Sr Marilyn Lim


Have you changed your name by any chance?” asked my father in disbelief, when a phone call came in for me and Dad had picked up the receiver. It was from one of my college friends who had attended my baptism a week ago. She had decided to call me by my Christian name, Marilyn, instead of my Chinese name, Sock Cheng (Xue Zhen, which means “pure snow”). “So you’re not happy with the name your father gave you at birth!”

This was one of the many conflicting moments I had to face after my conversion in 1966. I was torn between my faith and our family traditions. Dad had his point and it was difficult for him as a Confucianist to see his teenage sibling, then 18, apparently lacking in filial piety. In my struggle, I would just whisper to Jesus to help my parents understand that Christianity was a religion of love and unity and embracing the Catholic faith was not tantamount to a rejection of my cultural heritage and values that I had grown to cherish and uphold with pride. Besides, I loved my parents and up till then, I had always been the faithful daughter who brought them much happiness.

In fact, the earliest memories of my younger days centered around a big extended family, surrounded by many uncles, aunties and cousins. Mum and Dad had migrated from China, the latter as a young lad of 12 in search of better opportunities and a stable job. From being a poor messenger boy in a goldsmith shop in the early thirties, he was able to set up his own business, earning himself a respectable place within the local Chinese community.

Like many women of her generation, Mum had no formal education, but as a self-motivated and intelligent life-partner, she would play a very significant role in the upbringing of their nine children. Through reading the Chinese dailies, she succeeded in grasping enough vocabulary to assist my father in making vital decisions in business. I remember Mum sharing with us her initial struggles of bringing up four young children and having simultaneously to help Daddy by handcrafting gold and silver ornaments in poor lighting conditions, perspiring under the heat that came from the crude gas torch used for melting the precious metals.

Growing up in a conservative home where strict Confucianist ethics were inculcated in us, we imbibed values like filial piety, respect for elders, industriousness, thrift, obedience and putting society before self.

However, when it was time to send us to school, with foresight and wisdom, my parents decided on the Catholic mission schools which were then the pioneers in education. They represented the doors to a bright future and an outstanding career as English was the medium of instruction. Furthermore, the Convent schools and the Christian Brothers’ schools were highly respected for their good moral education. And so, providence led me and my 5 Sisters to St. Anthony’s Convent run by the Canossian Sisters and it was here that I was to spend a major part of my life. It was this decision that would eventually make the greatest impact on my future.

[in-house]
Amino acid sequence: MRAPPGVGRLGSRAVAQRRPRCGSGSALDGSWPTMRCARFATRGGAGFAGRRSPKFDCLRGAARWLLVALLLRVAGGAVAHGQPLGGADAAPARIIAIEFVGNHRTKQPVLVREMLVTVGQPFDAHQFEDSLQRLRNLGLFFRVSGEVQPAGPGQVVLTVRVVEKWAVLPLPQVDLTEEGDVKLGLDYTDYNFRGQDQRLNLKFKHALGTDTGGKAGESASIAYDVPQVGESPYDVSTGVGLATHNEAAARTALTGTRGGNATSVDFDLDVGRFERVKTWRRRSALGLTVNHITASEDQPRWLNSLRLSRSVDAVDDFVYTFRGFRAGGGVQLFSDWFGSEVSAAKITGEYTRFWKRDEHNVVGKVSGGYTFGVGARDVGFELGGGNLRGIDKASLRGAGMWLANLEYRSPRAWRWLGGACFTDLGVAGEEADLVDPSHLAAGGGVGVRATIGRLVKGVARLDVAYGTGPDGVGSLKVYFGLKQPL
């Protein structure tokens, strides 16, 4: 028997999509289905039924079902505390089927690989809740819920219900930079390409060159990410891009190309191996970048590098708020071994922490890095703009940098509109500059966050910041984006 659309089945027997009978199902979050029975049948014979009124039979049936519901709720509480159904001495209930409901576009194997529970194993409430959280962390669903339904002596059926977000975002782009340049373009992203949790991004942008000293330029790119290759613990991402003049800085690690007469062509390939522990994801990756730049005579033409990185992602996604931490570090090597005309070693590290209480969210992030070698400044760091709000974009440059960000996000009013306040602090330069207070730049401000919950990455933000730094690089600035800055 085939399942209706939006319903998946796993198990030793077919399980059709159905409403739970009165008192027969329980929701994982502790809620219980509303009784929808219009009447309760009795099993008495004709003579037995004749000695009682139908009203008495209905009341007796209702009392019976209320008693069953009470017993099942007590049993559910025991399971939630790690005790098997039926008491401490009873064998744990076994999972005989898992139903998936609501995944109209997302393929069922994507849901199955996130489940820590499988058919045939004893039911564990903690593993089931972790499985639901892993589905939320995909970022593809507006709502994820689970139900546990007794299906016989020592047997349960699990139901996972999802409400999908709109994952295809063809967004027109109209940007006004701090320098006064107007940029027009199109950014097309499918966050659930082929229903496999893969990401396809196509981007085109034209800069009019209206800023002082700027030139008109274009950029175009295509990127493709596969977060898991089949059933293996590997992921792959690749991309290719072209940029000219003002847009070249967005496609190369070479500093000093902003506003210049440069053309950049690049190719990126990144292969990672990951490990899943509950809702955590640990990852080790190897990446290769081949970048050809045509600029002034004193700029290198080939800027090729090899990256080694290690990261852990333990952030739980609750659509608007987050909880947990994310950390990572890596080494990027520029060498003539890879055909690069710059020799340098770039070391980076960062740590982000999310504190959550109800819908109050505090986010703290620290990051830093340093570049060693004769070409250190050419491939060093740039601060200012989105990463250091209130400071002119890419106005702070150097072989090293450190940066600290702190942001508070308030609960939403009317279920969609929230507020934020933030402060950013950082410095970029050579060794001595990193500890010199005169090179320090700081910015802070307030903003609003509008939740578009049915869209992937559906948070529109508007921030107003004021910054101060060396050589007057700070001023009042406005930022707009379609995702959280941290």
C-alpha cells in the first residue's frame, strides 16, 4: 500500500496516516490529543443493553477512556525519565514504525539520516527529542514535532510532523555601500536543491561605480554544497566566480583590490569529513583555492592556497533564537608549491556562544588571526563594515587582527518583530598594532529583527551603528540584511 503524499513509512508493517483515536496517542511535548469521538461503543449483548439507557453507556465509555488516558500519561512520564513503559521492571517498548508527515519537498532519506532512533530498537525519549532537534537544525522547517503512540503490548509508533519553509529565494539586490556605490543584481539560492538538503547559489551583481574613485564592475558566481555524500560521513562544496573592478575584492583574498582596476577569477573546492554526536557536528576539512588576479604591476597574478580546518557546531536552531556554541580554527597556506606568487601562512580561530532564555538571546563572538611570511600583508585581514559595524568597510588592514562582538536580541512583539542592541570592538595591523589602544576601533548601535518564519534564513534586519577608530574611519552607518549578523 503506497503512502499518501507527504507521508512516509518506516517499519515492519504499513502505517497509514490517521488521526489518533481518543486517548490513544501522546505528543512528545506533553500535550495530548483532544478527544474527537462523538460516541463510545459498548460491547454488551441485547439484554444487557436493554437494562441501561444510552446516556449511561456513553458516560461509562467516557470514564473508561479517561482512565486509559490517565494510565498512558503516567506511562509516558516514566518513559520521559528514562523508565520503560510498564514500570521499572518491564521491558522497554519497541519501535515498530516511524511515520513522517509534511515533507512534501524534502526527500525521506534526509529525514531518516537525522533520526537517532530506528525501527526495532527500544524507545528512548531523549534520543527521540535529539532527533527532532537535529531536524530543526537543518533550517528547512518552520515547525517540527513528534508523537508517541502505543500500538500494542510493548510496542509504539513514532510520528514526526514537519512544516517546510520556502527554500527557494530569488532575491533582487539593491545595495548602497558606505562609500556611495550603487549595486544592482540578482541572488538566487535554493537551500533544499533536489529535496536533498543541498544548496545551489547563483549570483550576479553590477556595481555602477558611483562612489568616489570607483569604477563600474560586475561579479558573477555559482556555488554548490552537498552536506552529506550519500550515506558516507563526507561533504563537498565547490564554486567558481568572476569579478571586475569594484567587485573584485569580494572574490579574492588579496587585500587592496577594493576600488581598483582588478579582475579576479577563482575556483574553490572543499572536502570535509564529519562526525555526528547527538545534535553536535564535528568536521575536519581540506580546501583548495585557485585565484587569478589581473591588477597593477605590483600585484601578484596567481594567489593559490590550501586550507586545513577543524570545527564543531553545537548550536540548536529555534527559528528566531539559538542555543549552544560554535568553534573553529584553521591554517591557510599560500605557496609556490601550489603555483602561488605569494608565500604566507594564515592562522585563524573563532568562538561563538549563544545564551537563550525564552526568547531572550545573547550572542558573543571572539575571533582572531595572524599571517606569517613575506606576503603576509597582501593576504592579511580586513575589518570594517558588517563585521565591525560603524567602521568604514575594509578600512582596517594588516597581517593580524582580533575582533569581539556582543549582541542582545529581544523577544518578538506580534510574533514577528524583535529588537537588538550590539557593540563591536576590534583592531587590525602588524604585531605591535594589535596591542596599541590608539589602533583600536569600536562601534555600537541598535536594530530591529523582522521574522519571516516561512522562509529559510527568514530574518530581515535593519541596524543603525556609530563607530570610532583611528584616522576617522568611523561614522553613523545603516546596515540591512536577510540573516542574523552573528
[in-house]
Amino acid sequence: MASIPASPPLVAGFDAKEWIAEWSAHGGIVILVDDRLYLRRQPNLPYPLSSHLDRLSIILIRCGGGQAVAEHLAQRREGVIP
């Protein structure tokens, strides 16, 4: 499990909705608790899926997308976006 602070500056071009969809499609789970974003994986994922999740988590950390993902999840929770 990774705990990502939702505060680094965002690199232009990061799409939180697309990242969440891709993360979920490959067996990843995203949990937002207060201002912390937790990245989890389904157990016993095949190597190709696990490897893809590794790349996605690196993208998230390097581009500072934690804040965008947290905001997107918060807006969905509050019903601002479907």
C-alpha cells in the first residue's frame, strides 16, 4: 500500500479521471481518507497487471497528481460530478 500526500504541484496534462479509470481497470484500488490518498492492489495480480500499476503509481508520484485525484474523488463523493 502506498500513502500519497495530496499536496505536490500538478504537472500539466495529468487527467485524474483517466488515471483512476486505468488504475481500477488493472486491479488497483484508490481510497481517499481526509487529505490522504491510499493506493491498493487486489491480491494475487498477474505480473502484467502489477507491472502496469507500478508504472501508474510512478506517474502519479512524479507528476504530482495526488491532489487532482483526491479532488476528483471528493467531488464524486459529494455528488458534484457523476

I have happy memories of the daily 20 minute catechism classes for the whole school. We enjoyed the fascinating bible stories and film strips about the lives of saints like Don Bosco, St. Agatha, Fr. Damien, the leper priest. The Sisters, both missionaries and locals, were always there, ever ready to narrate another story. I recall how we would take gentle steps as we climbed the stairs lest we stepped on our guardian angels! Jesus was our Big Brother who helped us in times of difficulties like when we had a test in class. During break times, we would pay him a visit in the convent chapel and say hello to Mary our Mother. During the month of May, we would bring stalks of flowers from our gardens to honour her. The inspiring hymns we sang daily at the school assembly were to accompany us long after our Alma Mater. School was our second home.

My relationship with the Sisters whom we used to address as “Mothers” gradually deepened and I was overjoyed to have a Sister as my form teacher during my first year in high school. Her friendly and caring ways made a strong impression on me and I watched every step she took with deep admiration. I would go early to school to watch those holy nuns file (in order of religion) into church every morning. I saw them approaching the priest at a certain point during the service. What were they doing? I later learned that it was communion and that it was Jesus they were receiving. When I expressed my desire to do the same, she explained that I had to be baptized first and in my case, being a minor, I needed parental permission.

Thus began years of “bargaining” with my mother whereby I told her that instead of book prizes for good grades, I wanted permission for baptism. Her response was always: “We are non-Christians and our traditions are so different. We have our ancestor worship and besides, the church has many western principles.” Being a Catholic implied assuming a Western life-style and conflicting values. It was the early sixties and Christianity was still very “foreign” to many. “Besides, it will be very difficult to find a Catholic partner as our family circle of friends are non-Christians,” she added. Not satisfied with the response, I began taking weekly instructions in the Catholic faith and waited on God’s time. I used to attend Mass as often as possible and even on Sundays, I would quietly sneak out of the house with my younger sister(s) and return home before my parents awoke.